If you have been using your fireplace for several years without incidents or problems, it can be easy to believe you are an expert. However, there are a number of burning mistakes that many homeowners are guilty of. Below are just a few of the most common burning mistakes.
Using the wrong firewood
Wood burning fireplaces burn best when using seasoned hardwoods. Wood that has been cut, stacked, and allowed to naturally dry has a lower moisture content, creating fires that produce less smoke, burn hotter, and leave less creosote in the flue.
Improperly storing ashes
Correct burning practices don’t end when the fire goes out; how you remove and store your ashes are also an important part of proper fireplace use. Fires should be allowed to naturally extinguish, spreading or moving the ashes periodically to prevent coals or embers from lying dormant in pockets of ash. Ashes should be removed and placed in a dedicated, metal ash container that has a lid, handle for carrying, and does not directly sit on the ground. Ashes should never be dumped into trash cans or dumpsters; ask your local trash service how to properly dispose of cool ashes in your area.
Not warming the flue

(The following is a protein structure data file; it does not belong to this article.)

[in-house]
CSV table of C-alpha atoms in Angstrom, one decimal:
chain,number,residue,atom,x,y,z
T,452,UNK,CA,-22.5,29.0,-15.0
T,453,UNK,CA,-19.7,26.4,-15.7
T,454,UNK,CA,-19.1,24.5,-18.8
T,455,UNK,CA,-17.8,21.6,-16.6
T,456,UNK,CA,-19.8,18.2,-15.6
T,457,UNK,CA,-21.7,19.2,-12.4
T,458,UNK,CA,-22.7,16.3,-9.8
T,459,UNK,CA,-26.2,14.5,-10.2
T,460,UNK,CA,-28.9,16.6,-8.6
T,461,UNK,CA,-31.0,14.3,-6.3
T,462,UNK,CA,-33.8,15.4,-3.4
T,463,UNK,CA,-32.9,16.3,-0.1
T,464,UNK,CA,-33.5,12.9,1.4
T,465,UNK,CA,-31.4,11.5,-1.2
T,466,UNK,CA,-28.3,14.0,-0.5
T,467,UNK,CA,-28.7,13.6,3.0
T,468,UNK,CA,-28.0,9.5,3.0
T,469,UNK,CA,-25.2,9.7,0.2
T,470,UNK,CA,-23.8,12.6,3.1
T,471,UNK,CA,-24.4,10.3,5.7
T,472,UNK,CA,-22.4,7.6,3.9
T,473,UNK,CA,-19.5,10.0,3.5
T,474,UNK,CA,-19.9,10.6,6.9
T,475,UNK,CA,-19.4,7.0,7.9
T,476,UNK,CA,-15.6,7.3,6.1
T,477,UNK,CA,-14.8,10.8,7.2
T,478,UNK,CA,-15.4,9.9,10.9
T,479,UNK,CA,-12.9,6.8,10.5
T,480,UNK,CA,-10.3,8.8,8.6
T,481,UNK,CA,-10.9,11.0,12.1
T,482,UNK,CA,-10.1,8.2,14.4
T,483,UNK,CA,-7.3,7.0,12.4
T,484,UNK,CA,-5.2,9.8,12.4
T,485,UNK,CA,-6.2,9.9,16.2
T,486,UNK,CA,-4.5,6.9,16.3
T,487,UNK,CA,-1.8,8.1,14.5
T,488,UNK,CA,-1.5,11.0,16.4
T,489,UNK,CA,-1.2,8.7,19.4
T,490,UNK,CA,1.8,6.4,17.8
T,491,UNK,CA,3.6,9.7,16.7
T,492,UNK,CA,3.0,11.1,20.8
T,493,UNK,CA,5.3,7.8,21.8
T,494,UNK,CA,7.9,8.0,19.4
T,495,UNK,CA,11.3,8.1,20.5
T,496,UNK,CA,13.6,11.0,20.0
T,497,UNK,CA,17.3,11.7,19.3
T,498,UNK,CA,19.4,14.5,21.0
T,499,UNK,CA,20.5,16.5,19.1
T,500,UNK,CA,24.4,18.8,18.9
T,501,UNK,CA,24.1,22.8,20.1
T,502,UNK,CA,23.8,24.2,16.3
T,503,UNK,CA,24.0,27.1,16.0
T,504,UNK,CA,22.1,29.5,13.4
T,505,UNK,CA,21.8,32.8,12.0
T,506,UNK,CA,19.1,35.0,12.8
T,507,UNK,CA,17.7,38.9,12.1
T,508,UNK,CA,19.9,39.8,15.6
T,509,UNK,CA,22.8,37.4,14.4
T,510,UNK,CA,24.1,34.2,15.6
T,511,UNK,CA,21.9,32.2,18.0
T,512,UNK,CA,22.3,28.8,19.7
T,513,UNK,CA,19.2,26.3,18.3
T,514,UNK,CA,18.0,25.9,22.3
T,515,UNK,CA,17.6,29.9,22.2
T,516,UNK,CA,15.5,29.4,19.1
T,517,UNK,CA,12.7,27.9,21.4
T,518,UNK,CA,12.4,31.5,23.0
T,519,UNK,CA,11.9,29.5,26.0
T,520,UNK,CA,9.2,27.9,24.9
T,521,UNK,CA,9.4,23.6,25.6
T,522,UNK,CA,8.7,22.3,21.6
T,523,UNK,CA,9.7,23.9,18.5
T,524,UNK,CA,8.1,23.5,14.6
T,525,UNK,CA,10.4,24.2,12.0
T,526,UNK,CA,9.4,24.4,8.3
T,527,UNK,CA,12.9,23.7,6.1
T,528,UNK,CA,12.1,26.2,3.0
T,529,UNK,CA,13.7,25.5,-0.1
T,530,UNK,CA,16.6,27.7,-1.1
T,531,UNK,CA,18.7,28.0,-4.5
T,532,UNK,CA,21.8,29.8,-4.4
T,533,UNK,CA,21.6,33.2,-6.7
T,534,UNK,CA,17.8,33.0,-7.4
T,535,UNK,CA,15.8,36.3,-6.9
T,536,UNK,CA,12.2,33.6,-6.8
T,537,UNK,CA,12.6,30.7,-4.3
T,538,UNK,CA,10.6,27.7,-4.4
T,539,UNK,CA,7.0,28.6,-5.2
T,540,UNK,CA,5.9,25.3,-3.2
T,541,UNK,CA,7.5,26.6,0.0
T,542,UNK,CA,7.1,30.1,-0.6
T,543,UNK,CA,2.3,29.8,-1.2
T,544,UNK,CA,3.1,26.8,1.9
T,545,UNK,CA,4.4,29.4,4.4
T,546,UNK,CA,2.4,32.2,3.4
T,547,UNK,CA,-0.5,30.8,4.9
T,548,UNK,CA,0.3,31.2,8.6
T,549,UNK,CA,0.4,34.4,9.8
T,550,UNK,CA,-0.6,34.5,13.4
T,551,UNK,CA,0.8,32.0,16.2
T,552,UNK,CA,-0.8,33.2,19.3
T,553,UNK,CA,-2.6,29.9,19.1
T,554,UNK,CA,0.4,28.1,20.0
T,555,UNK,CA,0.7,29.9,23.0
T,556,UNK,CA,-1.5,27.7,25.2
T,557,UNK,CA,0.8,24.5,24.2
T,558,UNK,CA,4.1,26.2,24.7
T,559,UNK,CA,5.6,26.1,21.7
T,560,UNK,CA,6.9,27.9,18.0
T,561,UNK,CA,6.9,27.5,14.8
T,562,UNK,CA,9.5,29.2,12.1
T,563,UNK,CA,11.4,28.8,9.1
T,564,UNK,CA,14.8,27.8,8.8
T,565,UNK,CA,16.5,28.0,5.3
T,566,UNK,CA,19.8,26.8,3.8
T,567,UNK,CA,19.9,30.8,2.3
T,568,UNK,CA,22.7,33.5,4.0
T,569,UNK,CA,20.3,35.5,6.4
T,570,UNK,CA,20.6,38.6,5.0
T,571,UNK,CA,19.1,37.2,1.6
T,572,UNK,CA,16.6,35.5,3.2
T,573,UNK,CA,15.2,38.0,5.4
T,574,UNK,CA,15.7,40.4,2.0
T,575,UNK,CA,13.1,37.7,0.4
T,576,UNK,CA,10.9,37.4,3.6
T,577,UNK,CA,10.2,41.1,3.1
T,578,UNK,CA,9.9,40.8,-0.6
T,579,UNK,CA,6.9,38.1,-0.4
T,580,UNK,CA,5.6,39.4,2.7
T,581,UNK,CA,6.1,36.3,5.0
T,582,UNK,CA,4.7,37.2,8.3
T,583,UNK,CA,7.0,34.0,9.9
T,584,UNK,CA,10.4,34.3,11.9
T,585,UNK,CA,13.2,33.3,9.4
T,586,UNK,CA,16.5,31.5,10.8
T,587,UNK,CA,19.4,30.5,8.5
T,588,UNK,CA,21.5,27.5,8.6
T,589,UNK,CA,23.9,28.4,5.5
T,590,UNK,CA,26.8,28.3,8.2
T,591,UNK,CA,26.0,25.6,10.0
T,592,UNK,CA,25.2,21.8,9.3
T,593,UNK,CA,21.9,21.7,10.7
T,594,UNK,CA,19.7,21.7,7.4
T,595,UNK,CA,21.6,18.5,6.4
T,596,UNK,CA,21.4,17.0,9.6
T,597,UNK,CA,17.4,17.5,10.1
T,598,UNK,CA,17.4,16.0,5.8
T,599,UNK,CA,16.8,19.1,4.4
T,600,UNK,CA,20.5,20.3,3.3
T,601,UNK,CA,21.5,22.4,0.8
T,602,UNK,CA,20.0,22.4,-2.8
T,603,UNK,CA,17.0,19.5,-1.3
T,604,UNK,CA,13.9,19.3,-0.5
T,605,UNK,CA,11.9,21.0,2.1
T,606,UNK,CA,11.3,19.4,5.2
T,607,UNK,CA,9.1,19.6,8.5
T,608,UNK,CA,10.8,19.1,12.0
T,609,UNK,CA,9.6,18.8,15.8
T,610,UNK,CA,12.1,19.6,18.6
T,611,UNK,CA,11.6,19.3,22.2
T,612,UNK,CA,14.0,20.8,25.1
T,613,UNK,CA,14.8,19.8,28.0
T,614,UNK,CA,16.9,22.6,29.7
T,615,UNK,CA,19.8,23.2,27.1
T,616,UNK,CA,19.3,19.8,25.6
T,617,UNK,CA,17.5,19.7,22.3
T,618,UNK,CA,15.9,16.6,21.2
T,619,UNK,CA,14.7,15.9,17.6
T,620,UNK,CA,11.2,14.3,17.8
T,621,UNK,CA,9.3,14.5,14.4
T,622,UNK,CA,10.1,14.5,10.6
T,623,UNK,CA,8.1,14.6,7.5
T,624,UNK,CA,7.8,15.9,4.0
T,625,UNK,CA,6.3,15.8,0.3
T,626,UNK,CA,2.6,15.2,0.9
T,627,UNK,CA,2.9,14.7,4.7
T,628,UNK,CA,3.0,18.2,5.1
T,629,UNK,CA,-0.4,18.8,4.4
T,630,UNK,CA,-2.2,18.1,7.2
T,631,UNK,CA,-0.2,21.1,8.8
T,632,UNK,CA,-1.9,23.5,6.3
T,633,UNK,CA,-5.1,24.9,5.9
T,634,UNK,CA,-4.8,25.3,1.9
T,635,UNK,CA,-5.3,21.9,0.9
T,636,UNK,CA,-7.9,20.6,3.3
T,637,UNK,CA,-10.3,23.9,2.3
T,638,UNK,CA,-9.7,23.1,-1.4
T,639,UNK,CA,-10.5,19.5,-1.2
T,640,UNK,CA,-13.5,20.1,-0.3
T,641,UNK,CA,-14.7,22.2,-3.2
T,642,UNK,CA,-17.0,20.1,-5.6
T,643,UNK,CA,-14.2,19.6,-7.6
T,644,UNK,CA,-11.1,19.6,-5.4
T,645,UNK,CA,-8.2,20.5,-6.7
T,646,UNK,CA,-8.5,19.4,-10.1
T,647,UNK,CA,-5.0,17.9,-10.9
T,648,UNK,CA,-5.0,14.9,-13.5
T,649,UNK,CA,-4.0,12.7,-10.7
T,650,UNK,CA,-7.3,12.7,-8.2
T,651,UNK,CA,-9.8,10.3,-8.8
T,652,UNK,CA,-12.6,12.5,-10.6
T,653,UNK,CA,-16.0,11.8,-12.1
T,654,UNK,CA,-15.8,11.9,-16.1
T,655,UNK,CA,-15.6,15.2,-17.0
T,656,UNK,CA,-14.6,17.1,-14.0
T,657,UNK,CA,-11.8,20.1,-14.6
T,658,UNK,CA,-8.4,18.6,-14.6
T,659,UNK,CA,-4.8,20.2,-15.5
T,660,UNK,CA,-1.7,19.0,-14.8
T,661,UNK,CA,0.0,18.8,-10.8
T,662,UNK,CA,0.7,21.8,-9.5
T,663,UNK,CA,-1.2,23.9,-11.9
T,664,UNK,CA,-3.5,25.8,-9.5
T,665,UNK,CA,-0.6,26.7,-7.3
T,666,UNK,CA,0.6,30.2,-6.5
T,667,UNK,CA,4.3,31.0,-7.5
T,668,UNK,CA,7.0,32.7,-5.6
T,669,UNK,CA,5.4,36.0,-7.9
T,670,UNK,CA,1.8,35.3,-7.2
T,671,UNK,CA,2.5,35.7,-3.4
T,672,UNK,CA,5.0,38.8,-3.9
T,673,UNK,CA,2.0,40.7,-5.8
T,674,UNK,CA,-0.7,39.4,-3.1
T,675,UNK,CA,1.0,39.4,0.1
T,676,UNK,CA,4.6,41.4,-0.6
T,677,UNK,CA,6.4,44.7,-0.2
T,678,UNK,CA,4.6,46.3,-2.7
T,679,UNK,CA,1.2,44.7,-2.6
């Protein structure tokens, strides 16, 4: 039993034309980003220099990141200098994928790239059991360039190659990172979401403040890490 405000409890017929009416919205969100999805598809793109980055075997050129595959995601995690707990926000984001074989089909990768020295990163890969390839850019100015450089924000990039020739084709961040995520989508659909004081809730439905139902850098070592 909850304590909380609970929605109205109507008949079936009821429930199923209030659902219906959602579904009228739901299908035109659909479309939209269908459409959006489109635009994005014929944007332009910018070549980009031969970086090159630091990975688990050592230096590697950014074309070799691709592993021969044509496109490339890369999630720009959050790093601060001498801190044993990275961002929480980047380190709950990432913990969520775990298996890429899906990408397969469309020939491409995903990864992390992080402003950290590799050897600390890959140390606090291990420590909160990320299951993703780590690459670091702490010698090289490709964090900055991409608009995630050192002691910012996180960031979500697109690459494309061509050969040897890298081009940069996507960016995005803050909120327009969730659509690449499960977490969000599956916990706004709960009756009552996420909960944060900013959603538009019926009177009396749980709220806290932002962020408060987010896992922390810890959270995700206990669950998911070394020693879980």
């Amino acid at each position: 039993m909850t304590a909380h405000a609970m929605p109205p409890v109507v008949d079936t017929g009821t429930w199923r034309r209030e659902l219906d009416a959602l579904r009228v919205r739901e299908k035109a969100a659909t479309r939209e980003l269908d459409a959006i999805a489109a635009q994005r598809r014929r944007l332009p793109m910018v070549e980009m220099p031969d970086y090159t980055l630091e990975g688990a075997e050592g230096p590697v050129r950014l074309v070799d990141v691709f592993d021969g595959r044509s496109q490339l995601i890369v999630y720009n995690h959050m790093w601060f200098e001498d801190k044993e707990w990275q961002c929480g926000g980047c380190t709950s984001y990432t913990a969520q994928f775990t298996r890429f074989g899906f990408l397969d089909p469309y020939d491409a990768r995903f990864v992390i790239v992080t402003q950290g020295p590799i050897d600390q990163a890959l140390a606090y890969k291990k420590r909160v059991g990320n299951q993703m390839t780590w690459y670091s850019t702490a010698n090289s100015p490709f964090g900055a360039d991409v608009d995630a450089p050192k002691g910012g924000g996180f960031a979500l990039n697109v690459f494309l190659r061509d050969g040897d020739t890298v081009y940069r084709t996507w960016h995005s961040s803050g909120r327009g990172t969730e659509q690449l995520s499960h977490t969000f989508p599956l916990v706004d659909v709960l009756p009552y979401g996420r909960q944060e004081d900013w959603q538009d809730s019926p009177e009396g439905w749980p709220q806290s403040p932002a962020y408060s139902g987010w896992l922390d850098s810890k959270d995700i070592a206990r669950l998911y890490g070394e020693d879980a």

Taking a few minutes to warm the flue can reduce draft issues, especially when the temperatures outside are drastically colder than those inside the house. To warm the flue, hold a small, lit bundle of newspaper under the open damper for several minutes before igniting the main fire. Doing this warms the air in the flue and helps prevent downdrafts when the hot air from the fire begins moving up the chimney.
Burning other materials
The holidays bring plenty of excess wrapping paper, cardboard, Styrofoam, and other packing materials. While it may be tempting to burn these in your fireplace, it is not recommended; whether it is wood, gas, coal, pellets, or another fuel source, your fireplace was only built to burn one thing. In addition to releasing toxic chemicals into the air, they often burn uncontrollably and can damage your fireplace and chimney. This also includes burning pre-treated, painted, or stained wood.
Not testing smoke detectors
Smoke and carbon monoxide detectors are more than just annoying alarms whose batteries seem to run out at inopportune times. These lifesaving alarms can protect you and your family in the event of an accidental fire or leak of deadly carbon monoxide gas. Smoke and carbon monoxide detectors should be placed on every floor of the house, including near any fuel burning appliances and outside sleeping areas. Test alarms every six months and replace them every 8-10 years to ensure they continue to meet current safety and technology standards.
Avoiding chimney sweepings
Whether you use your fireplace every day during the winter or a few times during the year, it still needs to be swept and inspected at least once per year. Doing this ensures that all fireplace and chimney components are undamaged, in good condition, and safe to use.
While we may try to use our fireplaces the right way, these common burning mistakes can impact fireplace safety and performance. For more information on safe fireplace burning practices or to schedule your next chimney sweeping or inspection, contact Jack Pixley Sweeps today.